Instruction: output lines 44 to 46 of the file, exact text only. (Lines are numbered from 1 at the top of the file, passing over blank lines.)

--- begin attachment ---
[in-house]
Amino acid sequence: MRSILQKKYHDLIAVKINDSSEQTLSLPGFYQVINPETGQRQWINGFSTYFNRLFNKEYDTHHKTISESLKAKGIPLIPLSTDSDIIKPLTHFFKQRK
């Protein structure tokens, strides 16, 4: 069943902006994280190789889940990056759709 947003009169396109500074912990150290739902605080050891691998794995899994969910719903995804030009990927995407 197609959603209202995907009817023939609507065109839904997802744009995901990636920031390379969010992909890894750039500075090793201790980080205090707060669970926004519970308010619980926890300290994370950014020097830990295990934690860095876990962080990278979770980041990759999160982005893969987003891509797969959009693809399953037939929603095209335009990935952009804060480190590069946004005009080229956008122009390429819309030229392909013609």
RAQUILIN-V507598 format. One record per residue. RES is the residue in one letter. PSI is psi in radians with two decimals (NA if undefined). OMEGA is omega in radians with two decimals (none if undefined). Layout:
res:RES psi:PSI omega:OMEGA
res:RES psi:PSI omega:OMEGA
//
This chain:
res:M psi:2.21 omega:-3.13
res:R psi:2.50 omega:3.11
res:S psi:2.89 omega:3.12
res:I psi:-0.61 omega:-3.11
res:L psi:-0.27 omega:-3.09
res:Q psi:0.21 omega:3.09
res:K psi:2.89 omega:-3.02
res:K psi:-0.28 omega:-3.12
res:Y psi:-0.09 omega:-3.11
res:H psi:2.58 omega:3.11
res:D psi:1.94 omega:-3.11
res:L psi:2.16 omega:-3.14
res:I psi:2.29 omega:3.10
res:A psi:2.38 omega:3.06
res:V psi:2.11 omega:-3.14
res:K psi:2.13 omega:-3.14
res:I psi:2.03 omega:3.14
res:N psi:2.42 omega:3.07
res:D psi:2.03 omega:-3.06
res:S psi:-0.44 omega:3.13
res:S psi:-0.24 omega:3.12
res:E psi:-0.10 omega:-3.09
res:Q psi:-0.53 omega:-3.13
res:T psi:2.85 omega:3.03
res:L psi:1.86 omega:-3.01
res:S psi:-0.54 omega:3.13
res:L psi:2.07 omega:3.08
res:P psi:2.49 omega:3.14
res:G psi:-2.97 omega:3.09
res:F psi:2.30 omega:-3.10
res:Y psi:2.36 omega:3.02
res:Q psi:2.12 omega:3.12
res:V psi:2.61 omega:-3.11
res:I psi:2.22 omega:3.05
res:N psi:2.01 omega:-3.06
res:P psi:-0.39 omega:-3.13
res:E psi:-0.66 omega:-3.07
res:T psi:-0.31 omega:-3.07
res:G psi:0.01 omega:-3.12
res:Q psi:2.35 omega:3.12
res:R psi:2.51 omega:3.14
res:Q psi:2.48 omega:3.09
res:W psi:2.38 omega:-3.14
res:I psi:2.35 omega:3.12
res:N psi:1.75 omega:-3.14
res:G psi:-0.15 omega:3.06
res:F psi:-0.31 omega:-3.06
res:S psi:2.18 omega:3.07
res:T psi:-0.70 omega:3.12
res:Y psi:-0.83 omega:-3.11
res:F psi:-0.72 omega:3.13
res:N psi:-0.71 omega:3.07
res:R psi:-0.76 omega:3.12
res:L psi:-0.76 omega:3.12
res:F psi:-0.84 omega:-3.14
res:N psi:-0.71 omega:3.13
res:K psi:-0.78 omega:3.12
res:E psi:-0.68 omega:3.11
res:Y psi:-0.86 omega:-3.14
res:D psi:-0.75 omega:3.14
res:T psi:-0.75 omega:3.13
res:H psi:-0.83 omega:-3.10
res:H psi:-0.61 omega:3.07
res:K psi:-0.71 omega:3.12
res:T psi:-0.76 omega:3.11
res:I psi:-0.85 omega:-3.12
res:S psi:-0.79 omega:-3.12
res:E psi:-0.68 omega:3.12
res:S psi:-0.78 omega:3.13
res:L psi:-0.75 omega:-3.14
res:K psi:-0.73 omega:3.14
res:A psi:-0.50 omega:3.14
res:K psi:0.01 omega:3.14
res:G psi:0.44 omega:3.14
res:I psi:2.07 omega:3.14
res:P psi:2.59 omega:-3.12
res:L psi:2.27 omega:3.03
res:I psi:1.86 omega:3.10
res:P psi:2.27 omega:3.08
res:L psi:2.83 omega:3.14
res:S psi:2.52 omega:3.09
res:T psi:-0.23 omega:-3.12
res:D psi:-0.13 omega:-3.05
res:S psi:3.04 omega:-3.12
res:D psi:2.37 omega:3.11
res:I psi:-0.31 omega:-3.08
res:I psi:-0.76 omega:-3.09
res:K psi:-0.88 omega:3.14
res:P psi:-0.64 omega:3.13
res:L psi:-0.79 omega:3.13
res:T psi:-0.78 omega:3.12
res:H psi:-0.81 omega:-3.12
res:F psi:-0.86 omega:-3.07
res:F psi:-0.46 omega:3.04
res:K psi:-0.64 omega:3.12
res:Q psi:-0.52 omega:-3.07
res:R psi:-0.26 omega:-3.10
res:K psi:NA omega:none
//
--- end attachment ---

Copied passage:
res:P psi:-0.39 omega:-3.13
res:E psi:-0.66 omega:-3.07
res:T psi:-0.31 omega:-3.07